If you do want genuine gloss, Disney's animated Frozen offers it by the truckload. Animation rarely looks bad on any reasonably competent display, but there's no question that the Sony offered more than the usual helping of gorgeous images from this disc, which looked amazing in every way.

Ultra HD and High Dynamic Range Performance
As with HD/SDR, I watched both streamed and disc-based source material in Ultra HD/HDR. The streaming was mainly from Netflix in Dolby Vision. Lost in Space, The Umbrella Academy, Stranger Things, Altered Carbon, and The Bird Box all looked exceptionally good, with impressively bright highlights set off against normal and shadowed backgrounds, the latter as dark as they needed to be without looking crushed.

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Both Dolby Vision and HDR10 on disc often looked a bit too dark on the A9G. For the most part I was able to cure this with a one-step increase or higher of the Gamma or Black level controls, and with a small reduction of the Color control in some cases. (You need to be cautious with the Black level control, however, since an increase from just 50 to 51 in a dark room turns a full black screen from total black to a dark but clearly visible gray). Altogether, I sampled nearly 20 Ultra HD Blu-ray titles and only found four—Black Hawk Down, The Dark Knight, Gladiator, and I Am Legend—that needed more correction. These titles clearly looked better in their HD/SDR versions, but even there they exhibited some black crush on dark scenes. (After deadline I found that the new Panasonic DP-UB9000 Ultra HD Blu-ray player reviewed elsewhere in this issue, and perhaps its less pricey siblings as well, offers additional controls that helped significantly with this issue, particularly on Black Hawk Down.

A wide range of titles, including Blade Runner 2049, Passengers, The Great Wall, Allied, Cinderella (2015 live action version), The Greatest Showman, Toy Story 2, and many others all looked eye-popping on the Sony. Some other elements and moments that grabbed my attention: the rich colors in The Great Wall; the incredible detail and use of shading, shadows, and highlights in Blade Runner 2049; the variety of unexpectedly subtle eye-candy in Allied (a WWII melodrama); and the joyful, vividly saturated musical numbers in The Greatest Showman.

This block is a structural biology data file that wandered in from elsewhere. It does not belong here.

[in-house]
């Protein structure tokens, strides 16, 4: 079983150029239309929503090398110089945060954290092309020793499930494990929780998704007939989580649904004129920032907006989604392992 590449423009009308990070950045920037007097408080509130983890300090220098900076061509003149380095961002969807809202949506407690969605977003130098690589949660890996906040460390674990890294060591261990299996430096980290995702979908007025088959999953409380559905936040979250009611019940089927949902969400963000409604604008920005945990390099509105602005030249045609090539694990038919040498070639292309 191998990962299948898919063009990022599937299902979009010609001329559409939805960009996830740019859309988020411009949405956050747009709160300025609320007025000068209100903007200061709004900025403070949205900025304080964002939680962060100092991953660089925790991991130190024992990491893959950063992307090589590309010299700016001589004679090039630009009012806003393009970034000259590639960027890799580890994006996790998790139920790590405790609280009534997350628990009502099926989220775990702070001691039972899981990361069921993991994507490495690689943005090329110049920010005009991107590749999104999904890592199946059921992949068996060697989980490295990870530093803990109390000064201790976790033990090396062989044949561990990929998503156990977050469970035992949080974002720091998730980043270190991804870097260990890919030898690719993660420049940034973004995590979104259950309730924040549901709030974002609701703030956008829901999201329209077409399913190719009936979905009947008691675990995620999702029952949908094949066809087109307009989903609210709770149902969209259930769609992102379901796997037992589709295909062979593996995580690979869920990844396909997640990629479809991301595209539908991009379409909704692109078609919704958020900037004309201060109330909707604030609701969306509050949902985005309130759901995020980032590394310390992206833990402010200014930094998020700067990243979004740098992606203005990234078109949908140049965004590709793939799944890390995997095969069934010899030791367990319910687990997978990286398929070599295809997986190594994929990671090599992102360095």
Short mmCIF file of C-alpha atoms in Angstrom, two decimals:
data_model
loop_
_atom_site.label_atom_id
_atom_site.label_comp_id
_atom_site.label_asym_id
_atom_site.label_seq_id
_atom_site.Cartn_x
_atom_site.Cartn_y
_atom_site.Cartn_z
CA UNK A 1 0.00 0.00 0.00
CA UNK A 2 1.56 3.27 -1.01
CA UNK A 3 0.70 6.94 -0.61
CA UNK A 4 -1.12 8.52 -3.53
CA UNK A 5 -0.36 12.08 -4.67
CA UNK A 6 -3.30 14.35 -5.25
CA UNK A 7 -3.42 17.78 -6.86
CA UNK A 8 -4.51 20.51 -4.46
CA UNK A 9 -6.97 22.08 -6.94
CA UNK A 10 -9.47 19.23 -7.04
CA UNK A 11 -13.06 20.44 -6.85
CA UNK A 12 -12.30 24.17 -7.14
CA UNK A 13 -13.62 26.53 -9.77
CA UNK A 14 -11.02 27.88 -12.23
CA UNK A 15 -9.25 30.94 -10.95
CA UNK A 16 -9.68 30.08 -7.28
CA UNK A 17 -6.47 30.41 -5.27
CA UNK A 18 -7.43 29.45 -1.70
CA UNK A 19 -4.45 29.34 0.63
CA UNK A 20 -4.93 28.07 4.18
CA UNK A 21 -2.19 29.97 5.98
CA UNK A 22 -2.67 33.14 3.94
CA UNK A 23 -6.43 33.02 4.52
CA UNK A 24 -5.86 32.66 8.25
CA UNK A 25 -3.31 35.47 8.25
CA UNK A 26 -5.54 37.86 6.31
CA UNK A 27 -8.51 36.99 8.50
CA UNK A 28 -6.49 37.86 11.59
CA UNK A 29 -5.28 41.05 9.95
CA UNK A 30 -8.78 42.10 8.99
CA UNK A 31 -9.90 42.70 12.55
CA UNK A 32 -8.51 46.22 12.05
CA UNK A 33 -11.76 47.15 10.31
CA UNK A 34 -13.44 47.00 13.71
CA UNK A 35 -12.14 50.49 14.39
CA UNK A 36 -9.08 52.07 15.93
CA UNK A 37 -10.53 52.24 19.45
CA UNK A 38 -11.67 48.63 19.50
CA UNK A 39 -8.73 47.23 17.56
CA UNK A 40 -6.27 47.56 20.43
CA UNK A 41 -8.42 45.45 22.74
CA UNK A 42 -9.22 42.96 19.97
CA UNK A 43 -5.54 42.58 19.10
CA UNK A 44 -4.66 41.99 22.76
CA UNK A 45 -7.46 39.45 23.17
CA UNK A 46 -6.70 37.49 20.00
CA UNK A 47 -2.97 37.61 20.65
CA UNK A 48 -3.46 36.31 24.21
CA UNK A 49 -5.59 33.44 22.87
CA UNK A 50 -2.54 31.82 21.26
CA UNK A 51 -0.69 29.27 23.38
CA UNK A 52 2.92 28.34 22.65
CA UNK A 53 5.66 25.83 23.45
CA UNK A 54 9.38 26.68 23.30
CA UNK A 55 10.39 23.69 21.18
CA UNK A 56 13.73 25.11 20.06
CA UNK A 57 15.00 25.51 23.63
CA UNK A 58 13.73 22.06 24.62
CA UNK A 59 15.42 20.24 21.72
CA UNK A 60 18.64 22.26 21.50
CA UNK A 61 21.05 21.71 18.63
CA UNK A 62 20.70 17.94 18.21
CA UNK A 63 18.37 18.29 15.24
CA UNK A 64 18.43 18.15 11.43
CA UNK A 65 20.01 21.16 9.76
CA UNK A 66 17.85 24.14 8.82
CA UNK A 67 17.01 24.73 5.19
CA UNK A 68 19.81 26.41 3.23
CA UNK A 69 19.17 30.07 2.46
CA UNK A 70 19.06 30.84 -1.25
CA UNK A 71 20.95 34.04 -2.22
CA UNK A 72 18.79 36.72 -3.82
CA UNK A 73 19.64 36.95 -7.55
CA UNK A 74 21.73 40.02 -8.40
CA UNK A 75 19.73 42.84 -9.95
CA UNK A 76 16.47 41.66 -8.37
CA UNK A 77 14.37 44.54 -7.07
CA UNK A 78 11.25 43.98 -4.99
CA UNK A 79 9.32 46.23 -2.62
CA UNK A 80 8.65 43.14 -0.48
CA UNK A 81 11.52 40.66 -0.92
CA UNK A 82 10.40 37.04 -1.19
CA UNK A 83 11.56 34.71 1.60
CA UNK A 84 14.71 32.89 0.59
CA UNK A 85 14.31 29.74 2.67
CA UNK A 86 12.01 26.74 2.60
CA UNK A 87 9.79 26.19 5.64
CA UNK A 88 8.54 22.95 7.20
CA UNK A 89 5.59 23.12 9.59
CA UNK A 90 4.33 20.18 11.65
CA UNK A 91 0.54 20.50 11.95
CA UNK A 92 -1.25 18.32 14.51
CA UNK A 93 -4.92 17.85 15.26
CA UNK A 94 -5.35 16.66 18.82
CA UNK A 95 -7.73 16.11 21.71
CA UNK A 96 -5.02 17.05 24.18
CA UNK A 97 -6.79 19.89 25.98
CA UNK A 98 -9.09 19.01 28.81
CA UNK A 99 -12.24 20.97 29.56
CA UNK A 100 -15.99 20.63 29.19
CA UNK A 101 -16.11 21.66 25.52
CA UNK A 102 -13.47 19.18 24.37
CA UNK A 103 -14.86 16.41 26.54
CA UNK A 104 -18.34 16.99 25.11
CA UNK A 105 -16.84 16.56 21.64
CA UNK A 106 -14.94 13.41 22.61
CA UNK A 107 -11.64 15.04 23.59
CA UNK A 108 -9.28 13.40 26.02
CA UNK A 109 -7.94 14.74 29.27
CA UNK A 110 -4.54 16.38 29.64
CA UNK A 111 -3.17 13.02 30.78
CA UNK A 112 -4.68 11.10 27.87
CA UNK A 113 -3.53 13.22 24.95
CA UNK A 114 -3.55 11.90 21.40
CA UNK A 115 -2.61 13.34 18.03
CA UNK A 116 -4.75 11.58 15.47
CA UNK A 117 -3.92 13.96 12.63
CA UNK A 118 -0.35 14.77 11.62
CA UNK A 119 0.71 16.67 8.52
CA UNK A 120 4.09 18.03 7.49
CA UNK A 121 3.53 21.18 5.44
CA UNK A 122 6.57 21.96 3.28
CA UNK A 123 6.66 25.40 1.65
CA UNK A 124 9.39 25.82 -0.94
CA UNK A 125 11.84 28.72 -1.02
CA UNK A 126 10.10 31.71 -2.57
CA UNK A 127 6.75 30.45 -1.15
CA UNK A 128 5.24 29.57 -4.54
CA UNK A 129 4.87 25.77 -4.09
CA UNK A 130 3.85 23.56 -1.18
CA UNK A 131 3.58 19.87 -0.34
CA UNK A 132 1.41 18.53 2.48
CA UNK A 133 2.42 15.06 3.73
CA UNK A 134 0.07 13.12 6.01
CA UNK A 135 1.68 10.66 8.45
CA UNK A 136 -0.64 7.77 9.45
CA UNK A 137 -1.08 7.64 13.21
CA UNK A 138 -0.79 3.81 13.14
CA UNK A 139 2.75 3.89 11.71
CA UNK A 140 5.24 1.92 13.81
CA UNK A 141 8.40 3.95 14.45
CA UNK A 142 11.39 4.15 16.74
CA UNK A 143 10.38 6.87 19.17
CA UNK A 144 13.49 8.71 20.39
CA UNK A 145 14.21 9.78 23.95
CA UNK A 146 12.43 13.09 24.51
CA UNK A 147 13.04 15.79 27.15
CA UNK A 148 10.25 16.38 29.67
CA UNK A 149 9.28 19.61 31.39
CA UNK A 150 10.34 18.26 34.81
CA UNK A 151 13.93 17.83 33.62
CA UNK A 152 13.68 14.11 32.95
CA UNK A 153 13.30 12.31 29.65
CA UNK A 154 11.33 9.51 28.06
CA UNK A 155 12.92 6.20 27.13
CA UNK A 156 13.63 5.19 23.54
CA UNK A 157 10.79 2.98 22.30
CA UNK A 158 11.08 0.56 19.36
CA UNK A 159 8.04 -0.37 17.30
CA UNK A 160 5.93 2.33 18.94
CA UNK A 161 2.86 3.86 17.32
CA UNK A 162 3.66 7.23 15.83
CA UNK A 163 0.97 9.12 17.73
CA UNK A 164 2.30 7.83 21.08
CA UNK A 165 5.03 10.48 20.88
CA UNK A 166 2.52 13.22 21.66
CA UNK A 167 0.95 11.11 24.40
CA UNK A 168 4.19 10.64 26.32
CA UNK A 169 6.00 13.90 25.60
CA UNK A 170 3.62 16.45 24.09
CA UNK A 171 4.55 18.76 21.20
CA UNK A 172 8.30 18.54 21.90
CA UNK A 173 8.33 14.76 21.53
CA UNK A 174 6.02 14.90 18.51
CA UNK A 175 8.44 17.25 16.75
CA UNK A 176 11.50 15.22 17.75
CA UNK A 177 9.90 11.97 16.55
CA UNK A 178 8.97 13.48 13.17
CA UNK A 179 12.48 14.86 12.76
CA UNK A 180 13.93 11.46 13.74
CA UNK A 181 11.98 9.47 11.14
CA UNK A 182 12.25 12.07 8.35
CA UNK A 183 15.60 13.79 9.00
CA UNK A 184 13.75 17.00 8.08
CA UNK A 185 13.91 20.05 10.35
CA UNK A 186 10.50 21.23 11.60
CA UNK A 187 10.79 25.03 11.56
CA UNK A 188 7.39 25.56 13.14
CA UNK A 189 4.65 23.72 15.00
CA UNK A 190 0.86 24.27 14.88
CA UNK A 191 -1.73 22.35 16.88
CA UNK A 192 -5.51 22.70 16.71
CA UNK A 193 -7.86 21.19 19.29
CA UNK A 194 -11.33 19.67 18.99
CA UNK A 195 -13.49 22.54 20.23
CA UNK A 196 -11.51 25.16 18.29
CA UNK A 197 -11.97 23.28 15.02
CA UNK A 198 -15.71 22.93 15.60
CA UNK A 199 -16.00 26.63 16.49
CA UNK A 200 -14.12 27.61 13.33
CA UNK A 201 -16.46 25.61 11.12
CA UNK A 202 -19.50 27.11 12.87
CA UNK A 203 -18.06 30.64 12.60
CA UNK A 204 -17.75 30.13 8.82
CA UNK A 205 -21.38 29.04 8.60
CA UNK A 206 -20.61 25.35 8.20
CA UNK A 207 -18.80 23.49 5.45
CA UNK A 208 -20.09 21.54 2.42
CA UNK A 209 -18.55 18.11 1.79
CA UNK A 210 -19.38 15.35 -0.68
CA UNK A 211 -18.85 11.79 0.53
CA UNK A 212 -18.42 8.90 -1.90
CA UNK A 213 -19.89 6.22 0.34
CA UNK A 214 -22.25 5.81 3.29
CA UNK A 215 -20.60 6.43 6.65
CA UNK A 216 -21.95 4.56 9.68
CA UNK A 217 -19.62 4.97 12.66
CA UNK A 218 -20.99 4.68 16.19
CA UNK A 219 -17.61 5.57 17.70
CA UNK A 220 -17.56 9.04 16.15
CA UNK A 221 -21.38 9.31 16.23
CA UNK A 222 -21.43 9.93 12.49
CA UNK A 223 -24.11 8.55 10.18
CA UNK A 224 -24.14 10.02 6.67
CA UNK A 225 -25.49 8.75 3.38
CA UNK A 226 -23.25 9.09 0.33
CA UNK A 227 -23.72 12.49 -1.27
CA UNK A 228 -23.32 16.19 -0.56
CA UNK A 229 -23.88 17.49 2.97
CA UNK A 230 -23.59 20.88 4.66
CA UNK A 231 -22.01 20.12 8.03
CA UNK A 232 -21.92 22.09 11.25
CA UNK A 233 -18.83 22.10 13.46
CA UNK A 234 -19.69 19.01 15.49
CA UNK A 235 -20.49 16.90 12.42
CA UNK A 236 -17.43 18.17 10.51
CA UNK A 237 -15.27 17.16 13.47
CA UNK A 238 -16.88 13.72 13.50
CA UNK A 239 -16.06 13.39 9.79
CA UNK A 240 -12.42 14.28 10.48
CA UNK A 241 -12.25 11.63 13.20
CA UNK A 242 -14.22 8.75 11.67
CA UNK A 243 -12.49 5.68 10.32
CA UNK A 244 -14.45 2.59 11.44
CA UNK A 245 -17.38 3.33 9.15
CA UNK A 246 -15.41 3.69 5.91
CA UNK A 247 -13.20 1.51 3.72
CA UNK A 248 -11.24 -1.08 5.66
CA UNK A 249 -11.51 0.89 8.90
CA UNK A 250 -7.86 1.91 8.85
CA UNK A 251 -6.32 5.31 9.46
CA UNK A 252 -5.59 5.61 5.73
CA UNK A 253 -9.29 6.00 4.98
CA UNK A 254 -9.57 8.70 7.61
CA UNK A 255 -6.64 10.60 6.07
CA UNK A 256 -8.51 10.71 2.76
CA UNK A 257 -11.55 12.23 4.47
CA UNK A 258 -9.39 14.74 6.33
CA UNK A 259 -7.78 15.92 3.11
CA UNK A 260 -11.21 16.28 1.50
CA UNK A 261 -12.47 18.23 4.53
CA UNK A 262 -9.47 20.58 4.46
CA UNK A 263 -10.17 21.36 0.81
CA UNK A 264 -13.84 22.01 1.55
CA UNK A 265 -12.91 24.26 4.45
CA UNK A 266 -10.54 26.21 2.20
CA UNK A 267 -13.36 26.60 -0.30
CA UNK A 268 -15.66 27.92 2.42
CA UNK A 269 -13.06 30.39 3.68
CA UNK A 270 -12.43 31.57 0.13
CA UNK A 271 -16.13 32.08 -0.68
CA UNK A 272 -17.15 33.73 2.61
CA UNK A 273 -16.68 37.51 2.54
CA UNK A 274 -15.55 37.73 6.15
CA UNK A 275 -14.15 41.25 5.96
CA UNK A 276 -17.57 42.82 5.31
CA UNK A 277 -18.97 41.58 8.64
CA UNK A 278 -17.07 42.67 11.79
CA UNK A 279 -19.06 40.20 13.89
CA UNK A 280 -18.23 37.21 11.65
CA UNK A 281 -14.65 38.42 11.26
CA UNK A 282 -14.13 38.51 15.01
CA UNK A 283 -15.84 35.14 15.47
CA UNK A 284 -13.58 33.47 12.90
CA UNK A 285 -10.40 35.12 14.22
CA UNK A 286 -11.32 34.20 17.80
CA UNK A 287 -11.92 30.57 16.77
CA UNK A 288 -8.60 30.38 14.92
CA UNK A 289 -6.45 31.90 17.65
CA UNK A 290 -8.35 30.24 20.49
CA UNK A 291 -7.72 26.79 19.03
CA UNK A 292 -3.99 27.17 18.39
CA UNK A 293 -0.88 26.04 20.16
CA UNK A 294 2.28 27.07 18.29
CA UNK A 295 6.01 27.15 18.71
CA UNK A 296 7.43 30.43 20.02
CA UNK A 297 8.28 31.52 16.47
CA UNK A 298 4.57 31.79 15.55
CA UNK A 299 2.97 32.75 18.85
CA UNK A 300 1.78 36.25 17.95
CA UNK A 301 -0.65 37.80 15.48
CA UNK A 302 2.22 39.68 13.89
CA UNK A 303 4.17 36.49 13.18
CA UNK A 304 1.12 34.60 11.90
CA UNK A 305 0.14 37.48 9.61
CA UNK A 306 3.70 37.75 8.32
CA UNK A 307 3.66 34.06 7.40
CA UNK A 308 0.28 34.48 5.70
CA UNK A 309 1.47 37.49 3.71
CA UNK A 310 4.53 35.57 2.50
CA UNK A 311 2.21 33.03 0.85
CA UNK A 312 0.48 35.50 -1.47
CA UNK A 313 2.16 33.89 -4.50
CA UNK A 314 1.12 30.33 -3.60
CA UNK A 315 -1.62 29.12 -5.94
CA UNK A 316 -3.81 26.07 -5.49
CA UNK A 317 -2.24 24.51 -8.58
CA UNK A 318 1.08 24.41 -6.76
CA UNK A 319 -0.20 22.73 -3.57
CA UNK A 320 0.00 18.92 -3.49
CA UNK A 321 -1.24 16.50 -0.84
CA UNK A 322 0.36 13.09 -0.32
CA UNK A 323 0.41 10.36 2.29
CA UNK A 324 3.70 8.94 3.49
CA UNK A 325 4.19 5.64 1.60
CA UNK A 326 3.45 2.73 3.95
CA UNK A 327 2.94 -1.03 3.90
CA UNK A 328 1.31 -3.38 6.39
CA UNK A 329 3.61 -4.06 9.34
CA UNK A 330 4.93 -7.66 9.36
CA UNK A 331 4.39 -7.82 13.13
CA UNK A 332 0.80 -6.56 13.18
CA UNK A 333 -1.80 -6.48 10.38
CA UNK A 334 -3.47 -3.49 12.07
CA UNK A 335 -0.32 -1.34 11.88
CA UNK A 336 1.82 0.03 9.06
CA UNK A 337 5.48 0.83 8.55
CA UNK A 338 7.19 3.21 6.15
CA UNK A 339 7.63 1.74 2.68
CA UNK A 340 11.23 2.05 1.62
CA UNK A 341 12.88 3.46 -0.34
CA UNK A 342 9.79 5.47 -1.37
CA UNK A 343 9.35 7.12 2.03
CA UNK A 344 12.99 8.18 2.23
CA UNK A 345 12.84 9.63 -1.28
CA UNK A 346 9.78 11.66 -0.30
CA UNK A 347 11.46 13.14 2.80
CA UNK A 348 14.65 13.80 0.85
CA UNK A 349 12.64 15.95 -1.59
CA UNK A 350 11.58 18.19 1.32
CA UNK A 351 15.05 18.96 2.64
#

Conclusion
Having recently reviewed one of the Sony XBR-65A9G's prime competitors, LG's OLED65E9, what I can say is that both sets run neck and neck by any reasonable standard and differ mainly in features. The LG's peak brightness measured roughly 25 percent higher in HDR mode, though this didn't put the Sony at a disadvantage with bright highlights in any obvious way. The Sony has better built-in audio and its look-up tables make for an easier HDR setup (both sets, however, allow for full automated calibration via CalMAN). The LG 65E9 is also priced the same as the Sony 65A9G.

Without a side-by-side look (I had to send the LG OLED back before reviewing the Sony) I 'm hard pressed to pick a winner. Both sets generated numerous "wows," but those might have been just a little louder with the Sony. That appears to have been the reaction of experts last summer when the A9E and LG's slightly less expensive OLED- 65C9PUA model were pitted against each other in a shootout held annually by retailer Value Electronics near New York City. I wasn't present at that event, but the Sony won—by a nose.

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COMMENTS
HDTV1080P's picture

Good review, however according to the spec sheet on Sony’s website this OLED display does not support HDR10+ technology. Only standard HDR10, HLG, and Dolby Vision. However the review mentions the HDR10+ feature which is either incorrect information or Sony just came out with a firmware update to offer HDR10+. To make matters worse it is my understanding that 100% of all consumer displays in the United States do not offer both Dolby Vision and HDR10+ from the exact same display. If one wants both they have to own two separate displays.

PunchyRedcrown's picture

I don't know if I fully agree with him saying they're too close to call. I think for the average consumer the pictures are virtually identical with no clear favorite, but there are other factors. For one I've read a number of negative reviews on LG's ARC and how there is this issue and that- sound quits, fades in and out, etc. Also, and this is a big one, LG compresses their signal to PCM through ARC, rendering a good 5.1 almost useless. Finally, the Sony includes Netflix Director's Cut, which I understand really takes full advantage of a good 5.1+ and OLED TV like the Sony.

adminx's picture

I always believed cathode ray TV were the best for sound https://hgh2u.biz/hgh-for-sale-uk/